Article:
THOMAS HARDY FIRST EDITIONS – ASH RARE BOOKS
THOMAS HARDY FIRST EDITIONS AT
THOMAS HARDY FIRST EDITIONS
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HARDY, Thomas, 1840-1928 : TWO ON A TOWER. A ROMANCE.
London : Sampson Low, Marston, Searle & Rivington, 1882. First edition : one of 1,000 copies of the first issue text, before the corrections made for the virtually identical second impression. One of Hardy’s most original, interesting and controversial novels – a Wessex tale of star-crossed lovers in which he aimed "to make science, not the mere padding of a romance, but the actual vehicle of romance".
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HARDY, Thomas, 1840-1928 & OTHERS : THREE NOTABLE STORIES : LOVE AND PERIL : TO BE, OR NOT TO BE : THE MELANCHOLY HUSSAR.
London : Spencer Blackett, 1890. First edition. Three novellas making their first appearance in book form – the first from John Campbell, Marquis of Lorne, later Duke of Argyll (1845-1914); the second from Annie Hector Alexander (1825-1902), and the third – "The Melancholy Hussar" – from Thomas Hardy. The Hardy story originally appeared in "The Bristol Times and Mirror" earlier in 1890.
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HARDY, Thomas, 1840-1928 & OTHERS : STORIES FROM “BLACK AND WHITE”.
London : Chapman & Hall, 1893. First edition. Eight stories which had originally appeared in “Black and White” magazine, including Hardy’s “To Please His Wife”, as well as contributions from Grant Allen, J. M. Barrie, W. E. Norris, Eliza Lynn Linton, Margaret Oliphant, James Payn and W. Clarke Russell.
HARDY, Thomas, 1840-1928 : JUDE THE OBSCURE.
London : Osgood, McIlvaine & Co., (1896) [i.e. 1895]. First edition : with six of the first eight gatherings in first state, with page numbers on all the partially blank pages. His last, most bleak, and most controversial novel. With an etched frontispiece of “Christminster” by Henry Macbeth-Raeburn (1860-1947) and Hardy’s map of Wessex at rear.
HARDY, Thomas, 1840-1928 : POEMS OF THE PAST AND THE PRESENT.
London & New York : Harper & Brothers, (1902). First edition : [one of 500 copies]. A collection of 99 poems – his most extensive collection to date – many of them war poems, dating from the time of the Boer War, but others from other places and other times. Includes 'The Souls of the Slain', 'The Mother Mourns', 'By the Earth’s Corpse', 'Between Us Now', 'The Darkling Thrush', 'I Have Lived with Shades', and others.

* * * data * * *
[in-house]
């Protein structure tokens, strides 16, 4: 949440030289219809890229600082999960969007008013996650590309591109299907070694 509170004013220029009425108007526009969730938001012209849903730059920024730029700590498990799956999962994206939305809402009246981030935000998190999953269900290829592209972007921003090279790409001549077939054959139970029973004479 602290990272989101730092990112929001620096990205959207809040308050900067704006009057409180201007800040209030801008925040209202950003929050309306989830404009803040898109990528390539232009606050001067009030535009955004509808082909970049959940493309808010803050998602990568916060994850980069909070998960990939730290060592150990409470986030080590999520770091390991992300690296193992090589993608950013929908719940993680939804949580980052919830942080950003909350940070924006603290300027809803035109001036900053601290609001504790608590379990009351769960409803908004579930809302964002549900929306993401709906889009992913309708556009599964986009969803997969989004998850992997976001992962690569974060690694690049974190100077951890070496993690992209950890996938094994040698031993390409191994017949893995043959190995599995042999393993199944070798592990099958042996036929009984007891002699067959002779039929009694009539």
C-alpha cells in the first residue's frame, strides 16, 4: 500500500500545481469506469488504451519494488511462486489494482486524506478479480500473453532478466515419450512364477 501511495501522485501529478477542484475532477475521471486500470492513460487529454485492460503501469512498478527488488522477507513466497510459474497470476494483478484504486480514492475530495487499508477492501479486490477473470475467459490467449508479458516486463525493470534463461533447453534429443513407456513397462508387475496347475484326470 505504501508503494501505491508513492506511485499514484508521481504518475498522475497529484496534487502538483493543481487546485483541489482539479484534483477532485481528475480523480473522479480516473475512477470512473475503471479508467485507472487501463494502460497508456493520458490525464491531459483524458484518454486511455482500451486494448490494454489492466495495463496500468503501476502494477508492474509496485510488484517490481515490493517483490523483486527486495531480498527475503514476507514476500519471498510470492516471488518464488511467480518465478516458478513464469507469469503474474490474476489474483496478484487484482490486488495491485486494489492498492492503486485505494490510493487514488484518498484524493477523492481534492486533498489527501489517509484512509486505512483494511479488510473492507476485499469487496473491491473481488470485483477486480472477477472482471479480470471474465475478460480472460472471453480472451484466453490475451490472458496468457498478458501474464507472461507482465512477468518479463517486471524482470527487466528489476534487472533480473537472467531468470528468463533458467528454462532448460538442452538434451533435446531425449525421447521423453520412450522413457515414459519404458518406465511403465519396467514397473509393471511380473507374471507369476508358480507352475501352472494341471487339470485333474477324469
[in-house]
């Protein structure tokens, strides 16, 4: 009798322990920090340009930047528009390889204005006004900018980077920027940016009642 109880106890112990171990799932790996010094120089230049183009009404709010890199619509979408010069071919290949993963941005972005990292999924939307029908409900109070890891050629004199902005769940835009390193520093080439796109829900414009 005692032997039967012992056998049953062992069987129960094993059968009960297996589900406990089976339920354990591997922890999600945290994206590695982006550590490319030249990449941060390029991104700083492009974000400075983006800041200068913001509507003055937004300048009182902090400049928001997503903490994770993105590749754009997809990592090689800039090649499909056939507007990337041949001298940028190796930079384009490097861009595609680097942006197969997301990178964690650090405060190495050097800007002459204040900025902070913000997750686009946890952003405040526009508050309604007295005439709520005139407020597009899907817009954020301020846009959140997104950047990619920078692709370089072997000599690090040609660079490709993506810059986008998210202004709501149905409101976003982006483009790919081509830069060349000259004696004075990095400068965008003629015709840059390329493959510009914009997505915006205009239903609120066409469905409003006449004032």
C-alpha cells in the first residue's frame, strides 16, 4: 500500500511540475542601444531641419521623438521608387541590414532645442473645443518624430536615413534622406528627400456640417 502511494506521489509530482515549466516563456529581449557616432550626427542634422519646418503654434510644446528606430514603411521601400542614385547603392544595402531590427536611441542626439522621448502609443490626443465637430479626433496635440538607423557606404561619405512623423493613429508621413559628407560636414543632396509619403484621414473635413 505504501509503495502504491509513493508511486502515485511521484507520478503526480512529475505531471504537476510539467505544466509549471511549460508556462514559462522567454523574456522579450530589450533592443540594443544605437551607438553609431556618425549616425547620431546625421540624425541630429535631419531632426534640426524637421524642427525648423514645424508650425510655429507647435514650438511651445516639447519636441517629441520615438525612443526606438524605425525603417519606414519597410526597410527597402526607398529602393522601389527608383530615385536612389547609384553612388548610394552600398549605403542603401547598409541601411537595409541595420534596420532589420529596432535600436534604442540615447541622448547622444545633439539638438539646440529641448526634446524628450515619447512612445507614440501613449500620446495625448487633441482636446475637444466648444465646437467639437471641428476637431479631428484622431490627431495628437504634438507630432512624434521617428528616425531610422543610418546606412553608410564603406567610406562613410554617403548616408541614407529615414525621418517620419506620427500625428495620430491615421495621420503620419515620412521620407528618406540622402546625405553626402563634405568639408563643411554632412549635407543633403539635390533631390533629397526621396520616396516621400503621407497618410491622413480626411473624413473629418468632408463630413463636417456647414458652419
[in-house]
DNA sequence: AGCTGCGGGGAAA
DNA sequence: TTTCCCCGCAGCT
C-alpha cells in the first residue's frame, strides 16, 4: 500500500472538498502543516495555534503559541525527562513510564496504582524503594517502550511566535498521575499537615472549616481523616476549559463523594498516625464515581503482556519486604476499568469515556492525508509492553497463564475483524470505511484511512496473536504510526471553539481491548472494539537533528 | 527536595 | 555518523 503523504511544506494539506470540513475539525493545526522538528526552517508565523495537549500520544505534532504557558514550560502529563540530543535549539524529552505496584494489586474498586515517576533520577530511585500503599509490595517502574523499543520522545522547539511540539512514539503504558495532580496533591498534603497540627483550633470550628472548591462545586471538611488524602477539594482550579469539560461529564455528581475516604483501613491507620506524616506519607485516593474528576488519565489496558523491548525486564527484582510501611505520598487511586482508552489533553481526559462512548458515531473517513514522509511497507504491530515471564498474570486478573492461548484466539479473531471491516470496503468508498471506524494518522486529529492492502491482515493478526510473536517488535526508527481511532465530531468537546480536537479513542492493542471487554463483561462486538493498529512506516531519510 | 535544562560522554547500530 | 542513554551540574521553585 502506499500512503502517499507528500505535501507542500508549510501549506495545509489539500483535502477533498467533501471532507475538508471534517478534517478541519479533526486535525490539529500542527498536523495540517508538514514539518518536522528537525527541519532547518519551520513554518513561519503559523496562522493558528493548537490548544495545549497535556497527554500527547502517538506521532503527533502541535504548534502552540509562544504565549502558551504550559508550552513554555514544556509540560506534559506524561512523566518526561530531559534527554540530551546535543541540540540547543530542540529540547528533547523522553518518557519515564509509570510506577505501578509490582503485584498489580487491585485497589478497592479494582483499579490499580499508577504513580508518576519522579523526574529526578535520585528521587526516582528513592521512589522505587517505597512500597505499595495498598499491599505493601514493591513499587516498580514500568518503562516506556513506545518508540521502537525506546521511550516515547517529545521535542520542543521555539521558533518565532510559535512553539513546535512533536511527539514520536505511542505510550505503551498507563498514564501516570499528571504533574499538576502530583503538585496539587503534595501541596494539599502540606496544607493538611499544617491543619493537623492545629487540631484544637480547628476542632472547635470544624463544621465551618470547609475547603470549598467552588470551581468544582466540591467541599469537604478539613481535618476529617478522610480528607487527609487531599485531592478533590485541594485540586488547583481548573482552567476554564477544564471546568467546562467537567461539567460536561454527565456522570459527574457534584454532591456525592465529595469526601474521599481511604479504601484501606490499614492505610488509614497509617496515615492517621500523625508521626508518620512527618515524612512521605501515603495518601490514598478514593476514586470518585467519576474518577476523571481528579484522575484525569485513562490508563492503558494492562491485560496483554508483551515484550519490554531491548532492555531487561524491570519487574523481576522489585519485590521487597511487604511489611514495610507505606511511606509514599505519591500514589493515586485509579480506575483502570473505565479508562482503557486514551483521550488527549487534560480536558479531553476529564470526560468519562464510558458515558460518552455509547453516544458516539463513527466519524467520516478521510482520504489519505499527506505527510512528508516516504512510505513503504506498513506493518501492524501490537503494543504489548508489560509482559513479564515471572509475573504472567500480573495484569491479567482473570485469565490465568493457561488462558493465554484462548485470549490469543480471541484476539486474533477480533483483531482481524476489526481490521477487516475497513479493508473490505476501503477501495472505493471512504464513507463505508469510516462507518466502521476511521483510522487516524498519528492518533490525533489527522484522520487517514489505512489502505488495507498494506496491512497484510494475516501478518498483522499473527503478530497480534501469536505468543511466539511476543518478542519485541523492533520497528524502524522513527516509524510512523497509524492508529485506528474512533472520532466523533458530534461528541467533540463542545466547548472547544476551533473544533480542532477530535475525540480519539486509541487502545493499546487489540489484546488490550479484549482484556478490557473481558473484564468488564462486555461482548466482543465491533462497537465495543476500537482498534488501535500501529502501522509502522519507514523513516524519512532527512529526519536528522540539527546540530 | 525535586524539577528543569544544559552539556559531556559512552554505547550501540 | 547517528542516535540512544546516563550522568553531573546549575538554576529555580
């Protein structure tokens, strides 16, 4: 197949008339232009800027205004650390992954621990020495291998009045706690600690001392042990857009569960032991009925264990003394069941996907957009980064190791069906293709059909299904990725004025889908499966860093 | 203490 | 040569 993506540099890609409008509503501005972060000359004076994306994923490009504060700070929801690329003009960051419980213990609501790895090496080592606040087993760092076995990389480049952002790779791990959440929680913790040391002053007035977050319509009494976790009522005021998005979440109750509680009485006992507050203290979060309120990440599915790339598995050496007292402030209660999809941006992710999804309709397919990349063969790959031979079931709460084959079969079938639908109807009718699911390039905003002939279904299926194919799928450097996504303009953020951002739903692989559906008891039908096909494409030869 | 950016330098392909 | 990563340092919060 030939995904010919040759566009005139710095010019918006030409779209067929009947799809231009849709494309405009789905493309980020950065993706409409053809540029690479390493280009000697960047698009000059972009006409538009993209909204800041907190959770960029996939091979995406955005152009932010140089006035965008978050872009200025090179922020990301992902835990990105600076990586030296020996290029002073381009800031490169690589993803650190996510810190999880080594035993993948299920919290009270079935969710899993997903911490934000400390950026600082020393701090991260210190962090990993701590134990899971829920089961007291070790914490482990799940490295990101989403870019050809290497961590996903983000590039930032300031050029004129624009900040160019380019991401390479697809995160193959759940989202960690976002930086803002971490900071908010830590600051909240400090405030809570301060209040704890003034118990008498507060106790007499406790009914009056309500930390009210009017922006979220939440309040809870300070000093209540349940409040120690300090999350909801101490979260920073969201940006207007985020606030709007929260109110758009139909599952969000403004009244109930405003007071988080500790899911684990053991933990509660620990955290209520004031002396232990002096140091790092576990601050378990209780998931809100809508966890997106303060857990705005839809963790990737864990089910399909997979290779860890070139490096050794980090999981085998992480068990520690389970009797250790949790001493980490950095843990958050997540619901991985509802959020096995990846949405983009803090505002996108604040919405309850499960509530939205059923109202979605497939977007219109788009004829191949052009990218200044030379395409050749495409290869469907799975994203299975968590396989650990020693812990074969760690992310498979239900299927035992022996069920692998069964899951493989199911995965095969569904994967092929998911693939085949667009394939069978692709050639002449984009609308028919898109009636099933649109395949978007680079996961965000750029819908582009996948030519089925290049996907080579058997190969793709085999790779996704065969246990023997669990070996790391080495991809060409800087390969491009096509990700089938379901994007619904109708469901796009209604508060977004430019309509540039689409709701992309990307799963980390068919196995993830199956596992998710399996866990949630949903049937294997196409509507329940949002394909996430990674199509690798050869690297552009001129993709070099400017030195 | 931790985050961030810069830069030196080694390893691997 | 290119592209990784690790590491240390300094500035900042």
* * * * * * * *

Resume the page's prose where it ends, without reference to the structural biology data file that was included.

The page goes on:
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HARDY, Thomas, 1840-1928 : HUMAN SHOWS FAR PHANTASIES : SONGS, AND TRIFLES.
London : Macmillan & Co., 1925. First edition. The last collection published in Hardy’s lifetime – 152 poems, most previously unpublished and mainly recently composed, although with a handful from earlier in his career.
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HARDY, Thomas, 1840-1928 : OUR EXPLOITS AT WEST POLEY.
London : Oxford University Press, 1952. First trade edition. A long-forgotten tale for children from Hardy – adventures in a cave in the Mendip Hills. The story (his only children’s book) was serialised in an American women’s magazine in 1892-1893, but until a limited edition was published a few weeks before the present edition, it had never appeared in the United Kingdom or in book form. Edited and introduced by Hardy’s bibliographer Richard L. Purdy, who rediscovered the original publication. A review copy, with the publisher’s slip loosely inserted.
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HARDY, Thomas, 1840-1928 : AN INDISCRETION IN THE LIFE OF AN HEIRESS.
London : Hutchinson & Co. (Publishers), (1976). First British trade edition. All that survives of Hardy’s partly autobiographical first novel, never published in its original form or under its original title, "The Poor Man and the Lady", but later cannibalised for other novels and eventually published in its present shortened form in the "New Quarterly Magazine" in 1878. A tale of a Dorset village schoolmaster and the squire’s daughter. A limited edition of 100 copies was published by his widow in 1934. Edited and introduced by Terry Coleman.
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MASTERS, James (James Edwin), 1876-1943 : SHAFTESBURY : THE ‘SHASTON’ OF THOMAS HARDY.
Shaftesbury : Book in Hand, 1983. Second edition. A delightful portrait of the town, first published by the High House Press in 1932. Wood-engravings by James Masters and John R. Biggs (one of which did not appear in the original edition). With a memoir of James and Beatrice Masters and their High House Press by Biggs, and a checklist of High House titles 1924-1939.
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